Esther Kestenbaum Prozan is President of Ruby Has Fulfillment, a major ecommerce fulfillment provider for top DTC brands.
With new brands constantly being launched and the process of commercialization being democratized by platforms that make it easy to promote new brands as well as more legacy brands going online, competition has become really stiff. Add to that changing conditions due to world events such as Covid-19 creating more unpredictable sales cycles, as well as the need to compete not only domestically but worldwide, and being able to throttle revenues in a variety of ways has become really important.
Fortunately, one of the great things about running an e-commerce brand is that there is always something you can do better, a new technology or app you should try or a giant shift you can make to move forward. There are upsides everywhere. Here is a list of relatively simple things you can do:
1. Increase traffic
If you haven’t optimized your website for search engines (i.e., SEO) or invested in search engine marketing (SEM) or paid online advertising, it’s high time you did so. No e-commerce company can survive without an online presence. It starts with organic search and improves with advertising, social media and content building.
2. Increase conversion
Have you mapped your customer’s journey? If you’re getting a lot of traffic but no sales, this process can show you where you’re losing them. Simple things like adding a buy now/pay later option at checkout or a welcome offer on your home page can increase conversion at little cost to you.
3. Increase average order volume (AOV)
Create bundled offers that encourage customers to put more items in their cart (e.g., buy-one-get-one-half-off deals) or simply package similar items together (e.g., three t-shirts for one price). You can also suggest additional items at checkout based on what’s in their cart.
4. Create repeat customers
Enclose an insert with each order or first-time orders that gives customers a reason to return. Create a loyalty program for frequent shoppers and engage these customers on social media. Or if your product lends itself to repeat purchases, consider developing a subscription program.
5. Identify your most profitable customers
Customer relationship management (CRM) platforms for e-commerce collect and aggregate customer data that you can use to target and refine your marketing spend. This way, you’re concentrating your efforts where the payoff is biggest, doing more of what works best and eliminating anything that underperforms.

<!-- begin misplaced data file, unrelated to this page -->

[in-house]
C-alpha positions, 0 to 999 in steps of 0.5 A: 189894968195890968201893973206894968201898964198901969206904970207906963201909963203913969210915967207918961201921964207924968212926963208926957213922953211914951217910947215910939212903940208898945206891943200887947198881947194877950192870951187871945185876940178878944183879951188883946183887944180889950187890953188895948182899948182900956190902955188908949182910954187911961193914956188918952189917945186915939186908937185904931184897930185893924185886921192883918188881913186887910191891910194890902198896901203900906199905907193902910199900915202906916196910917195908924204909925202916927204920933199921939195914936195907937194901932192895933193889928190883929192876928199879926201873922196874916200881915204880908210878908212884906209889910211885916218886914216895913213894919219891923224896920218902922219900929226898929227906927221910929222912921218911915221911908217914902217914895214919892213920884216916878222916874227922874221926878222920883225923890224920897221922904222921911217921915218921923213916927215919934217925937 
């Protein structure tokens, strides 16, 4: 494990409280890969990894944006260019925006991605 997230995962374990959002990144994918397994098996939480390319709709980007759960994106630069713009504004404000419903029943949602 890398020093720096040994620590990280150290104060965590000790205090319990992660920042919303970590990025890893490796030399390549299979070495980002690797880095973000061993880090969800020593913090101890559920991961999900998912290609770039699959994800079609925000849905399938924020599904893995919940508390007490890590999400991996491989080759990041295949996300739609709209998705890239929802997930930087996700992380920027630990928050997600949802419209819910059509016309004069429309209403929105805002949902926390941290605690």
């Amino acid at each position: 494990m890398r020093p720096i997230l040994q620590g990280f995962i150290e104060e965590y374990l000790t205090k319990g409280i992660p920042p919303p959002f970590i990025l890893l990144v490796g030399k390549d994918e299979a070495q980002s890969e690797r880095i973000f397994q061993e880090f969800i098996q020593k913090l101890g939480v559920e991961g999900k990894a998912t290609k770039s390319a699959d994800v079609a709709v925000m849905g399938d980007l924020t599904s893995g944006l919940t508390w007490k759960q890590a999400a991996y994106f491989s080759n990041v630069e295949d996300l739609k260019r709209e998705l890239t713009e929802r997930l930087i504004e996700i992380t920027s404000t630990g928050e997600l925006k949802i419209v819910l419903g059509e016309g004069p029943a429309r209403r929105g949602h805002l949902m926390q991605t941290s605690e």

Make sure to pay attention not only to first-order value but to customer lifetime value (CLV) and factors such as recency and frequency when you determine which customers are high value. This will help you focus on the right kind of marketing, whether it’s acquisition, retention or reactivation.
6. Reduce your return rate
There are multiple solutions for return authorization management (RMA) systems that not only streamline the process but help you turn a cost center into an upsell opportunity.
For instance, there are apps that allow customers to exchange products for a new color, new size or something completely different right there on the spot. There are also apps that credit the customer’s account before they’ve even returned the product and encourage them to spend the credit before leaving the website. The returns process has come a long way from printing out a return label.
7. Add free shipping
A recent study by Convey found that customers would rather have free shipping than fast shipping, and they’re willing to wait an extra day or two to get it. Even Amazon is now encouraging customers to pool multiple packages to a single delivery day and offering incentives for choosing a later delivery date. You may be able to offer free shipping for less than you think.
8. Reduce shipping costs
Can you move your products to a distribution center that’s closer to your customers? A fulfillment provider with a national footprint can split your inventory between facilities and take advantage of regional and local carrier networks.
9. Go international
Going international is a lot easier than you may think. The internet has already made your products accessible around the world. Now, direct-to-consumer (DTC) brands can take advantage of cross-border solutions that simplify the complexities of international shipping.
These platforms are built to handle customs and duty fees, tax collection, language barriers and payment systems in multiple currencies. They stay abreast of international shipping laws and regulations in each country so you don’t have to.
10. Add more digital sales channels
If you’re a wholesale brand, add a DTC channel. The cost of entry is a lot lower than building a new store. If you’re a DTC brand, take this opportunity to explore drop shipping or marketplaces. In either case, I guarantee you will learn valuable things about your brand by listening to your customers.
11. Save on fees
When it comes to selling on Amazon, you can save on fees by switching from Fulfilled by Amazon (FBA) to Seller Fulfilled Prime (SFP) or Fulfilled by Merchant (FBM). Due to the new inventory thresholds with FBA, it’s time you diversified your fulfillment options anyway.
12. Think of it as an opportunity
Slow sales periods are the perfect time to improve your website, test new products, streamline operations, clean up email lists and do all those other tasks you put on the back burner when things get crazy. Don’t waste the opportunity!
For e-commerce companies, both the opportunities and challenges continue as the industry quickly evolves, but there are many ways to manage hurdles and seize the ever-growing set of opportunities that e-commerce presents today. These 12 strategies can translate into top-line and bottom-line growth as your volumes increase.